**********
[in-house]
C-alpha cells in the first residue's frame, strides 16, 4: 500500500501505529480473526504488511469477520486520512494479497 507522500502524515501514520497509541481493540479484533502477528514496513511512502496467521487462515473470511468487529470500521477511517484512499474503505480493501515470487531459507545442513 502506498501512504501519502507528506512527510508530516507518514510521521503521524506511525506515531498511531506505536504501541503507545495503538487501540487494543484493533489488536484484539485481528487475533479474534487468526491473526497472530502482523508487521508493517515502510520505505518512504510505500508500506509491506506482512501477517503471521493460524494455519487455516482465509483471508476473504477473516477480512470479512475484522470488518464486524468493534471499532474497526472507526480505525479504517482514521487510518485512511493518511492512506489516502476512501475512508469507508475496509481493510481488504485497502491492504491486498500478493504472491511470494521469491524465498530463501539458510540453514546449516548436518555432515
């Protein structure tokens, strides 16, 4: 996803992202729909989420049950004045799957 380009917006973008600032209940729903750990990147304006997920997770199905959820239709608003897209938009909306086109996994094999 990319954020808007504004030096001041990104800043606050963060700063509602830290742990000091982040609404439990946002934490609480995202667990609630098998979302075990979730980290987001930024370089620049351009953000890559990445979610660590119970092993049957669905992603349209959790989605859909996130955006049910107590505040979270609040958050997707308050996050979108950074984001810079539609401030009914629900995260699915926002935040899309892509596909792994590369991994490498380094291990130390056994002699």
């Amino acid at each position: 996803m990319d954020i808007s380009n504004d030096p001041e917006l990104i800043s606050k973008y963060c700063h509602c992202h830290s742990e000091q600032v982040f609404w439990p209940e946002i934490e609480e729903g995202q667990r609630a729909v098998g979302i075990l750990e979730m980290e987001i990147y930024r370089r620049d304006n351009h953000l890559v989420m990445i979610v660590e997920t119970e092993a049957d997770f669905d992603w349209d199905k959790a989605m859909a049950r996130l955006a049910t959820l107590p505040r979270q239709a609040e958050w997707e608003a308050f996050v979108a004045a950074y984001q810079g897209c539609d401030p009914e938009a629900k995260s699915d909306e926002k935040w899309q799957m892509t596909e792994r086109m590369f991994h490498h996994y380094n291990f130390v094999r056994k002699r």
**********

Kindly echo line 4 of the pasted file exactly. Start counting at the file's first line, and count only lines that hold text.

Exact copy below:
């Amino acid at each position: 996803m990319d954020i808007s380009n504004d030096p001041e917006l990104i800043s606050k973008y963060c700063h509602c992202h830290s742990e000091q600032v982040f609404w439990p209940e946002i934490e609480e729903g995202q667990r609630a729909v098998g979302i075990l750990e979730m980290e987001i990147y930024r370089r620049d304006n351009h953000l890559v989420m990445i979610v660590e997920t119970e092993a049957d997770f669905d992603w349209d199905k959790a989605m859909a049950r996130l955006a049910t959820l107590p505040r979270q239709a609040e958050w997707e608003a308050f996050v979108a004045a950074y984001q810079g897209c539609d401030p009914e938009a629900k995260s699915d909306e926002k935040w899309q799957m892509t596909e792994r086109m590369f991994h490498h996994y380094n291990f130390v094999r056994k002699r």